A few months later, Riley rode to the little corner store and slipped in for a six-pack of Fat Tire beer. A straight walk directly to the cooler along the back wall and then back up to the check stand. Not even 60 seconds. Not even 60 seconds for him to come out to no bicycle. Gone. Had he thought he would have been in the store for more than 2 minutes he would have locked it. Holding a six-pack in the doorway of a tiny quiet store, just him and the guy behind the counter and no bicycle. A bunch of beer with a picture of a bicycle on it but no bicycle. He sat down on the curb, opened a beer, and learned to let go of it all.

Weapon Of Choice: Purchasing Power

there is rain on the window sill, a little puddle forming on the inside. the grey has been a weighty slab of flesh dampening the color of these trees and hills, a seemingly unending year of a thick, bland sky. the reluctance to reach out, text or call is indicative of my apathy and it’s only a moment more that will determine whether i leave this house or crawl into bed.

opt to leave, little man.

and bring your checkbook.

Mother’s Day Motorbike

Today in March of 2017 is the first time I rode a motorcycle since I crashed one real good in April of 2016.

Funny how there is no life or death or bliss or pain that can measure the pleasure found on the back of a motorbike. Funny.

My mother’s birthday 20 days before her death day, two weeks after my brother’s suicide left us all in dark dismay. I’ll never leave you broken that way, never leave you unless you want it that way.

Ten grand and I can make you understand and we’ll ride until there’s nothing left of land.

Monday The 13th

Remember when you were the only one to approach me on my first day of 2nd grade?

Remember when we went to see Raiders of the Lost Ark in the theater like, 7 or 8 times?

Remember when your parents got you all the best GI Joe stuff for Christmas?

Remember when Like A Virgin and Stray Cat Strut possessed you?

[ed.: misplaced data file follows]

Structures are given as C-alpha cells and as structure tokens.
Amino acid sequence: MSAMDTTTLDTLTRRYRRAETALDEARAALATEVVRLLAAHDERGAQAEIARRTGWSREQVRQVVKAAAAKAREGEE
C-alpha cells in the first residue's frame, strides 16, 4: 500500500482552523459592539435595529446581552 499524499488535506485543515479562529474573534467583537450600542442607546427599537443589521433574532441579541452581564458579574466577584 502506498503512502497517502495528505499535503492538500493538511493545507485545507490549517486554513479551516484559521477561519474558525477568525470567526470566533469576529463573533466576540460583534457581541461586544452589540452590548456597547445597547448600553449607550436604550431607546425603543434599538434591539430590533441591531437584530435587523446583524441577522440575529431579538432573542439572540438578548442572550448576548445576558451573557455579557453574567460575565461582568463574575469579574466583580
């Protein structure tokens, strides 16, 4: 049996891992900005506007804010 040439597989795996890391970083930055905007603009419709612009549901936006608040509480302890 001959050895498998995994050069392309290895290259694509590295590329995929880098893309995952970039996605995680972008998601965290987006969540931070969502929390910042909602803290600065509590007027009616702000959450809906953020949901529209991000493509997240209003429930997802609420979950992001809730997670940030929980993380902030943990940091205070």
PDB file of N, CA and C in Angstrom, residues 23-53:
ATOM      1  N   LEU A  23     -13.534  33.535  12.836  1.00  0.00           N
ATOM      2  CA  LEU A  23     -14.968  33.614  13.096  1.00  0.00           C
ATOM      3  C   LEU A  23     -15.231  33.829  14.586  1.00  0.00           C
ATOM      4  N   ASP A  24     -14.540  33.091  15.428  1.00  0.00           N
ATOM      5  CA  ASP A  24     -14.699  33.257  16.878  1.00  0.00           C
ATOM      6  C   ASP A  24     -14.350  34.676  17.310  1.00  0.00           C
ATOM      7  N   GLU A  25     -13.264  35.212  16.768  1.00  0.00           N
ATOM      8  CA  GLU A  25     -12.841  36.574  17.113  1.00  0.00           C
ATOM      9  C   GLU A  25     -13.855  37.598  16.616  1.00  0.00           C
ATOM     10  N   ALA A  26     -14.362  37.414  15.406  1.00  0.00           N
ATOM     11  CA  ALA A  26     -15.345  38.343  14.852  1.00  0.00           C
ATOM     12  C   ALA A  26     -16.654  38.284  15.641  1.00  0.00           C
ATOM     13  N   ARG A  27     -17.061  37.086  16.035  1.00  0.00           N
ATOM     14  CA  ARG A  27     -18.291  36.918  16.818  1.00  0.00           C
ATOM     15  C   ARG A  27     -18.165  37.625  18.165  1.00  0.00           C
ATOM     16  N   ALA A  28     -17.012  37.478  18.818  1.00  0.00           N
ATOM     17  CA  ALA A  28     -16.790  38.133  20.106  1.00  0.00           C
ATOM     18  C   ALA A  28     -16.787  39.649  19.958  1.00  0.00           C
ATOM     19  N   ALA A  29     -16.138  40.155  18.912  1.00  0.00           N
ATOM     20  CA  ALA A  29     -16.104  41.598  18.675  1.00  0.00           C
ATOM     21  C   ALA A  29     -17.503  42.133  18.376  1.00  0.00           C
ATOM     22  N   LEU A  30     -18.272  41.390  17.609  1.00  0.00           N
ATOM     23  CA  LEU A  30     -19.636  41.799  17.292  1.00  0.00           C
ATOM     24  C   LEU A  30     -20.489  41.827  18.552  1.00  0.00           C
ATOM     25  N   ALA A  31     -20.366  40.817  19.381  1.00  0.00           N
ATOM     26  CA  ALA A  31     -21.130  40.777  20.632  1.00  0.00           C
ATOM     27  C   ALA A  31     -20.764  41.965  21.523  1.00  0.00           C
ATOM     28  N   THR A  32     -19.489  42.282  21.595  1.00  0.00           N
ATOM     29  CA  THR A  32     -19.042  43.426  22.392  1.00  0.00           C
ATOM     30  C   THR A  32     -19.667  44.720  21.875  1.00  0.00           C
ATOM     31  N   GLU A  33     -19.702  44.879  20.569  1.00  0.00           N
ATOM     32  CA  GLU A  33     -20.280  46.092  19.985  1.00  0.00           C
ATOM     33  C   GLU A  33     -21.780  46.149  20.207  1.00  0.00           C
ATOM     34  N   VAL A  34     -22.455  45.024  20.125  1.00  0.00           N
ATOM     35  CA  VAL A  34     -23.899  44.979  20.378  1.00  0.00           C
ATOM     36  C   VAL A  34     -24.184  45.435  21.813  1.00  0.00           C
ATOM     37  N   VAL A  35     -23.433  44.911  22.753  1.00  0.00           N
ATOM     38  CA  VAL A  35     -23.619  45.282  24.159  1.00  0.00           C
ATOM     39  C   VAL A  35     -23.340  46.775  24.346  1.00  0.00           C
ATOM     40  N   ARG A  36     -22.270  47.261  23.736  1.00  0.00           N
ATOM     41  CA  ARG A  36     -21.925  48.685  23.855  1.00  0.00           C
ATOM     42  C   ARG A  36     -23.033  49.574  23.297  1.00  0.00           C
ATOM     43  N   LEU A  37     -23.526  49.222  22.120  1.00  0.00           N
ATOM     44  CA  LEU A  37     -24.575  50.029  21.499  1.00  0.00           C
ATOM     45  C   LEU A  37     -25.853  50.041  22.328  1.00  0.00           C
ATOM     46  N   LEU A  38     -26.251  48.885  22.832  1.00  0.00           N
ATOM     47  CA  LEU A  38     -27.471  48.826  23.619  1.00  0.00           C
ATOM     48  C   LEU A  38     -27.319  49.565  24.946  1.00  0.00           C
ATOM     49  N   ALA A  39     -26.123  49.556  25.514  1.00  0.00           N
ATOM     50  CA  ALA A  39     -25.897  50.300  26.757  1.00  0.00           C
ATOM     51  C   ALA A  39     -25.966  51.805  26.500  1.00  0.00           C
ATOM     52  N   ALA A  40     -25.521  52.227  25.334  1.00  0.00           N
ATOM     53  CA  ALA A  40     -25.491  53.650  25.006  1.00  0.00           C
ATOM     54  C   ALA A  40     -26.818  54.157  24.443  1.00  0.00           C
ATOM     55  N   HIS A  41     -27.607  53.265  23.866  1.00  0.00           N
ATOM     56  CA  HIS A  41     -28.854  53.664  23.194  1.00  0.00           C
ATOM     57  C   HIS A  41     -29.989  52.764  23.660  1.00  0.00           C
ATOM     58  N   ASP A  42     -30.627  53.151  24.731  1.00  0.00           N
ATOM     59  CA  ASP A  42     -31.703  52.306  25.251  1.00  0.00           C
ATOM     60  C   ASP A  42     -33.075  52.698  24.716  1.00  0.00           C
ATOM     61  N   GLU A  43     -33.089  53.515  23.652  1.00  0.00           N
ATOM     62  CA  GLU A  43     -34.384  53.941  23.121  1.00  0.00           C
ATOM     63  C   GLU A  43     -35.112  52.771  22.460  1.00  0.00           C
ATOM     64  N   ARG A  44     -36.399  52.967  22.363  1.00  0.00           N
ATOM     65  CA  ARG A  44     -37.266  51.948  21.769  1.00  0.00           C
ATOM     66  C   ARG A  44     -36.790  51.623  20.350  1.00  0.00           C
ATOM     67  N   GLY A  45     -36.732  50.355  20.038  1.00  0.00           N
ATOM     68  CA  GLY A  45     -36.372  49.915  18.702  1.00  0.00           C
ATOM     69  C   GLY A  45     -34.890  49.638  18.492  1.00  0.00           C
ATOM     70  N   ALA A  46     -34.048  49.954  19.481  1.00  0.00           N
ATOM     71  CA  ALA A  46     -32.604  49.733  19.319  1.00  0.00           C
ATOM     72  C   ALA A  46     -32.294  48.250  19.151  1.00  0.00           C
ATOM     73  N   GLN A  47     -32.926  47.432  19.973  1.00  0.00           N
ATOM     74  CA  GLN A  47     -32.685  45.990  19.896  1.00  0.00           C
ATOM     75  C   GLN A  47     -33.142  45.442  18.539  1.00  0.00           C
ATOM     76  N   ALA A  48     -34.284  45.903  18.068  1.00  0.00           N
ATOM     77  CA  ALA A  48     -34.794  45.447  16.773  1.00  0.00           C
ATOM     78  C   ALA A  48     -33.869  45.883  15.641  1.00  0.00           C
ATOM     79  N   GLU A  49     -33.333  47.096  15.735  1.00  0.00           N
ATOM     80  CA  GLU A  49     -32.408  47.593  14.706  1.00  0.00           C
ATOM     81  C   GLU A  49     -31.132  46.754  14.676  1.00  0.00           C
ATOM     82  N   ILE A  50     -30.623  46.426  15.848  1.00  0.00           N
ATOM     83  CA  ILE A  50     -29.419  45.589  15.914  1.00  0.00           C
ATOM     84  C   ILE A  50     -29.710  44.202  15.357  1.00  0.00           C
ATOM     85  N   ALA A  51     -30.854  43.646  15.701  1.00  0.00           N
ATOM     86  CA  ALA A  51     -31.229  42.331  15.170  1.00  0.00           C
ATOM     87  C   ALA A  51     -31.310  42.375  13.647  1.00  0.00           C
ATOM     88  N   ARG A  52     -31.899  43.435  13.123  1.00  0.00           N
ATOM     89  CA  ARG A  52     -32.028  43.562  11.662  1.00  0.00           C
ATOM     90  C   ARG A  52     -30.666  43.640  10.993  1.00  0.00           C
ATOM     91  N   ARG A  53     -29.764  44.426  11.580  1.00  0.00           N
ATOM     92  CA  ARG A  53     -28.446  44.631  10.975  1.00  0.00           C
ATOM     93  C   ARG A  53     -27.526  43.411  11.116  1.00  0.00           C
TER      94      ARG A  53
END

Remember when you were the closest thing to a sibling I ever knew?

Remember when we stole handfuls of Jolly Ranchers and Bazooka gum from the 7-Eleven and then played Gauntlet in the corner until all of our lunch money was finally dumped into that machine? Karate Champ and Tron also sat inside that store and they both gobbled up nearly all of our filthy lucre.

Remember when we actually had girlfriends in the 6th grade?

Remember when you had your dad’s little mustang then that badass black Honda Prelude then the Mitsubishi Eclipse, and then the Acura? Though my favorite was the 5.0, hands down.

Remember how you would drive like a damn maniac up and down Beaverton Hillsdale Highway?

Remember when we were the best of friends, bound by genealogy and our desire for pure escapism?

Remember when you were tailgating so bad that 2 different drivers turned around to flip you off in the same day? To your incredible disbelief, I might add. I wasn’t surprised in the least. 

Remember when we used to watch X-Files every Sunday night?

Remember our laughter and frustration? How it would either bind us or break us? Burn us or make us?

Remember how you showed me how to inhale Camels behind the convenience store?

Remember how your basement was a den of debauchery and how your older brother would supply us but also torture us with his assholishness?

Remember getting older than teenagers and realizing the world wasn’t just some playground where we could just play through until recess was over?

Remember that one day when someone found your shoe stuck in the brush along the railing of the Vista Avenue Viaduct?

Remember that one day I got a call from my favorite little sister crying into the phone that you were dead?

Remember your wonderful family and life that was apparently staggeringly dark and lonely?

Remember that day when we all became staggeringly dark and lonely because you leapt into the nighttime skyline on your way home from work?

Remember the party I threw at my house for you because your parents didn’t recognize suicide as a reason to celebrate your beauty, laughter and significance?

Remember how confused, guilty and wrecked everyone was while trying to party and lie to ourselves that it was all going to be ok?

I remember it like it was today.

Because it was today.

But today we’ve all soldiered on in both your honor and our regret. We’ve all gotten on with our business while you still linger in our heads, still floating above Jefferson Street and permeating our dreams the day before Valentine’s Day.